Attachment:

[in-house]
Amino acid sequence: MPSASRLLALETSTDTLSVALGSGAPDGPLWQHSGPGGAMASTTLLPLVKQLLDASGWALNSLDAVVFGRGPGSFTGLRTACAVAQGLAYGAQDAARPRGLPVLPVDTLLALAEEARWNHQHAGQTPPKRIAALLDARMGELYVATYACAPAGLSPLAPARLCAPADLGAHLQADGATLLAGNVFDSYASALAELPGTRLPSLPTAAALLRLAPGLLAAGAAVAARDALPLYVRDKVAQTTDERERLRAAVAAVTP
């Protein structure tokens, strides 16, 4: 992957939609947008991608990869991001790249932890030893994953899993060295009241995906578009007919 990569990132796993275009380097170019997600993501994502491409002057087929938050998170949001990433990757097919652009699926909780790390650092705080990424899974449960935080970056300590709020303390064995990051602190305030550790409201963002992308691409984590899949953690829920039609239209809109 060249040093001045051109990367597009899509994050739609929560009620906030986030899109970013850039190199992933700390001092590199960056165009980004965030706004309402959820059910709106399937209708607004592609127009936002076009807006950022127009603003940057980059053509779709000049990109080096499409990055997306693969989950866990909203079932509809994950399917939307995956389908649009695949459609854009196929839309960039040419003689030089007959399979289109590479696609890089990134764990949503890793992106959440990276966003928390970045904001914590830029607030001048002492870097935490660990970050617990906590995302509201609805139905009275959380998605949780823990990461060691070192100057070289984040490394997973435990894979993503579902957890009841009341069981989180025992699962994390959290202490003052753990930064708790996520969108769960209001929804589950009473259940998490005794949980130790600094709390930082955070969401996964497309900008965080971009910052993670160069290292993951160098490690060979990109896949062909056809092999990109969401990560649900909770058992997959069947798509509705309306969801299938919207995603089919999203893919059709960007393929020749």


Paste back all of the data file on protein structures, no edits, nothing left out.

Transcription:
[in-house]
Amino acid sequence: MPSASRLLALETSTDTLSVALGSGAPDGPLWQHSGPGGAMASTTLLPLVKQLLDASGWALNSLDAVVFGRGPGSFTGLRTACAVAQGLAYGAQDAARPRGLPVLPVDTLLALAEEARWNHQHAGQTPPKRIAALLDARMGELYVATYACAPAGLSPLAPARLCAPADLGAHLQADGATLLAGNVFDSYASALAELPGTRLPSLPTAAALLRLAPGLLAAGAAVAARDALPLYVRDKVAQTTDERERLRAAVAAVTP
């Protein structure tokens, strides 16, 4: 992957939609947008991608990869991001790249932890030893994953899993060295009241995906578009007919 990569990132796993275009380097170019997600993501994502491409002057087929938050998170949001990433990757097919652009699926909780790390650092705080990424899974449960935080970056300590709020303390064995990051602190305030550790409201963002992308691409984590899949953690829920039609239209809109 060249040093001045051109990367597009899509994050739609929560009620906030986030899109970013850039190199992933700390001092590199960056165009980004965030706004309402959820059910709106399937209708607004592609127009936002076009807006950022127009603003940057980059053509779709000049990109080096499409990055997306693969989950866990909203079932509809994950399917939307995956389908649009695949459609854009196929839309960039040419003689030089007959399979289109590479696609890089990134764990949503890793992106959440990276966003928390970045904001914590830029607030001048002492870097935490660990970050617990906590995302509201609805139905009275959380998605949780823990990461060691070192100057070289984040490394997973435990894979993503579902957890009841009341069981989180025992699962994390959290202490003052753990930064708790996520969108769960209001929804589950009473259940998490005794949980130790600094709390930082955070969401996964497309900008965080971009910052993670160069290292993951160098490690060979990109896949062909056809092999990109969401990560649900909770058992997959069947798509509705309306969801299938919207995603089919999203893919059709960007393929020749």